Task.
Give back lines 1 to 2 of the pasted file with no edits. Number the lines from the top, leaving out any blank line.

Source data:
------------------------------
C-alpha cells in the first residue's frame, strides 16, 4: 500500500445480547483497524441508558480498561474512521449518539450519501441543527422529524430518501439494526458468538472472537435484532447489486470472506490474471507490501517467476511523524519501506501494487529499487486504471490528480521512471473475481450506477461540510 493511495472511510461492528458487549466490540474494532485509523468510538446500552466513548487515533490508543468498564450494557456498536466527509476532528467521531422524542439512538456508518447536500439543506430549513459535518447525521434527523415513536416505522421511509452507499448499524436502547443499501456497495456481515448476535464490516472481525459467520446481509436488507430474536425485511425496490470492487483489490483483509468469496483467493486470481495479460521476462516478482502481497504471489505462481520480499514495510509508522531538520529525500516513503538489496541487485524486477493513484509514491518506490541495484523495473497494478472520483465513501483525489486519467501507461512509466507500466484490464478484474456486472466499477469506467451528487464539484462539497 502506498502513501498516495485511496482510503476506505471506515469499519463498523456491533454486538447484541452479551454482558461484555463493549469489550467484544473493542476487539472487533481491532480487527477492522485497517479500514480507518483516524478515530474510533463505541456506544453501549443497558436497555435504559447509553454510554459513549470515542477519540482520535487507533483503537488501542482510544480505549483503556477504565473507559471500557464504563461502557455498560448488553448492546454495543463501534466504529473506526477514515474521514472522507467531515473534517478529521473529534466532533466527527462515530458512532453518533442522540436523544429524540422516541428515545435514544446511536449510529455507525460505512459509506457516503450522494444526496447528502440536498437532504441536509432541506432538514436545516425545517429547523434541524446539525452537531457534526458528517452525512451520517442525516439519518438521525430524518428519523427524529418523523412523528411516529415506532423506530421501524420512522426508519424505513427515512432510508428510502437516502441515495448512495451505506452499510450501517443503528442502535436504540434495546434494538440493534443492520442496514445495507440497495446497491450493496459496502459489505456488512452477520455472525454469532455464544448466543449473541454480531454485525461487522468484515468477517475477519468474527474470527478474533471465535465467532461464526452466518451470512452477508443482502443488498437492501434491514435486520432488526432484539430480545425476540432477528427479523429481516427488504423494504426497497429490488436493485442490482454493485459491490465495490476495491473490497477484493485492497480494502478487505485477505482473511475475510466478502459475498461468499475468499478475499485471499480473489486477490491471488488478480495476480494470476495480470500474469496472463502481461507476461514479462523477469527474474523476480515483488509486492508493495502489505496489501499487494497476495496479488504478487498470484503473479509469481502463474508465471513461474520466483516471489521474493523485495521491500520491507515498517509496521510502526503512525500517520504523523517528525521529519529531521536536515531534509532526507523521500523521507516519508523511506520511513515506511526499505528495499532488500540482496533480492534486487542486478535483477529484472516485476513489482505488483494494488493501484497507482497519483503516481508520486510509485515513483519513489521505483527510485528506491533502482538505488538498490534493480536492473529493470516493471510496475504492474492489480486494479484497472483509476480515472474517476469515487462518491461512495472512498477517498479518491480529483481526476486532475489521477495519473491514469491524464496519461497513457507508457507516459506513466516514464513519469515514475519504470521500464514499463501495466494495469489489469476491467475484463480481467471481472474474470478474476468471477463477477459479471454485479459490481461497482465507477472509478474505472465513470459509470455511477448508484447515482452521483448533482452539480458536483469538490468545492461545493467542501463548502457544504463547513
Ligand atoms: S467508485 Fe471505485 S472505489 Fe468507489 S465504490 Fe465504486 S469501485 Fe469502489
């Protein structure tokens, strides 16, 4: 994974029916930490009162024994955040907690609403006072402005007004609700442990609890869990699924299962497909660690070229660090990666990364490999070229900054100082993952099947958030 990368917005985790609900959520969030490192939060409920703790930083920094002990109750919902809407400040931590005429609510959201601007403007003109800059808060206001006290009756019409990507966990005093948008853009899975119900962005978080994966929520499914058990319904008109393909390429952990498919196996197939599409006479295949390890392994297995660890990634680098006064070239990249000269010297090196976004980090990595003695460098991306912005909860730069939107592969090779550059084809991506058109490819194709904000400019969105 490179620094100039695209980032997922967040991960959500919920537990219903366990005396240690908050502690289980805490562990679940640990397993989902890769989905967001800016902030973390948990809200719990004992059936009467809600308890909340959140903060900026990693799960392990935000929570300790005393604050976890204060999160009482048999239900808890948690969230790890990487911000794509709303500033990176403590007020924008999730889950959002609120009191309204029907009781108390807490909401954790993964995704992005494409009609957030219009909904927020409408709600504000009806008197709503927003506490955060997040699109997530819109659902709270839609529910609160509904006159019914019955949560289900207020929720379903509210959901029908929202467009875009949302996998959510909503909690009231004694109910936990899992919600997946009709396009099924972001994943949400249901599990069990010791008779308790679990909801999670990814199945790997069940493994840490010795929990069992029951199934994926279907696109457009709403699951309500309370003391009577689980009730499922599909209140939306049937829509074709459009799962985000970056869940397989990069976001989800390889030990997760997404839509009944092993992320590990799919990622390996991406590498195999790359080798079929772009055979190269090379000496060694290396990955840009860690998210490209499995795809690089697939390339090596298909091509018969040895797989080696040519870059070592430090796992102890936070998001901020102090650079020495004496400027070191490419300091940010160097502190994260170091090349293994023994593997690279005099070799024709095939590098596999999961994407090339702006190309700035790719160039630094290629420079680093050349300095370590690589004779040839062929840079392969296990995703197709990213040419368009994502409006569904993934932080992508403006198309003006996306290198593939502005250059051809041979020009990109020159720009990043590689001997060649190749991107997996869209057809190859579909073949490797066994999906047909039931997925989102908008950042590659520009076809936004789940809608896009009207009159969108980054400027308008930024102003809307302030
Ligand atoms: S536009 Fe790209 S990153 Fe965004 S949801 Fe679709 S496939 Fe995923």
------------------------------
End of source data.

C-alpha cells in the first residue's frame, strides 16, 4: 500500500445480547483497524441508558480498561474512521449518539450519501441543527422529524430518501439494526458468538472472537435484532447489486470472506490474471507490501517467476511523524519501506501494487529499487486504471490528480521512471473475481450506477461540510 493511495472511510461492528458487549466490540474494532485509523468510538446500552466513548487515533490508543468498564450494557456498536466527509476532528467521531422524542439512538456508518447536500439543506430549513459535518447525521434527523415513536416505522421511509452507499448499524436502547443499501456497495456481515448476535464490516472481525459467520446481509436488507430474536425485511425496490470492487483489490483483509468469496483467493486470481495479460521476462516478482502481497504471489505462481520480499514495510509508522531538520529525500516513503538489496541487485524486477493513484509514491518506490541495484523495473497494478472520483465513501483525489486519467501507461512509466507500466484490464478484474456486472466499477469506467451528487464539484462539497 502506498502513501498516495485511496482510503476506505471506515469499519463498523456491533454486538447484541452479551454482558461484555463493549469489550467484544473493542476487539472487533481491532480487527477492522485497517479500514480507518483516524478515530474510533463505541456506544453501549443497558436497555435504559447509553454510554459513549470515542477519540482520535487507533483503537488501542482510544480505549483503556477504565473507559471500557464504563461502557455498560448488553448492546454495543463501534466504529473506526477514515474521514472522507467531515473534517478529521473529534466532533466527527462515530458512532453518533442522540436523544429524540422516541428515545435514544446511536449510529455507525460505512459509506457516503450522494444526496447528502440536498437532504441536509432541506432538514436545516425545517429547523434541524446539525452537531457534526458528517452525512451520517442525516439519518438521525430524518428519523427524529418523523412523528411516529415506532423506530421501524420512522426508519424505513427515512432510508428510502437516502441515495448512495451505506452499510450501517443503528442502535436504540434495546434494538440493534443492520442496514445495507440497495446497491450493496459496502459489505456488512452477520455472525454469532455464544448466543449473541454480531454485525461487522468484515468477517475477519468474527474470527478474533471465535465467532461464526452466518451470512452477508443482502443488498437492501434491514435486520432488526432484539430480545425476540432477528427479523429481516427488504423494504426497497429490488436493485442490482454493485459491490465495490476495491473490497477484493485492497480494502478487505485477505482473511475475510466478502459475498461468499475468499478475499485471499480473489486477490491471488488478480495476480494470476495480470500474469496472463502481461507476461514479462523477469527474474523476480515483488509486492508493495502489505496489501499487494497476495496479488504478487498470484503473479509469481502463474508465471513461474520466483516471489521474493523485495521491500520491507515498517509496521510502526503512525500517520504523523517528525521529519529531521536536515531534509532526507523521500523521507516519508523511506520511513515506511526499505528495499532488500540482496533480492534486487542486478535483477529484472516485476513489482505488483494494488493501484497507482497519483503516481508520486510509485515513483519513489521505483527510485528506491533502482538505488538498490534493480536492473529493470516493471510496475504492474492489480486494479484497472483509476480515472474517476469515487462518491461512495472512498477517498479518491480529483481526476486532475489521477495519473491514469491524464496519461497513457507508457507516459506513466516514464513519469515514475519504470521500464514499463501495466494495469489489469476491467475484463480481467471481472474474470478474476468471477463477477459479471454485479459490481461497482465507477472509478474505472465513470459509470455511477448508484447515482452521483448533482452539480458536483469538490468545492461545493467542501463548502457544504463547513
Ligand atoms: S467508485 Fe471505485 S472505489 Fe468507489 S465504490 Fe465504486 S469501485 Fe469502489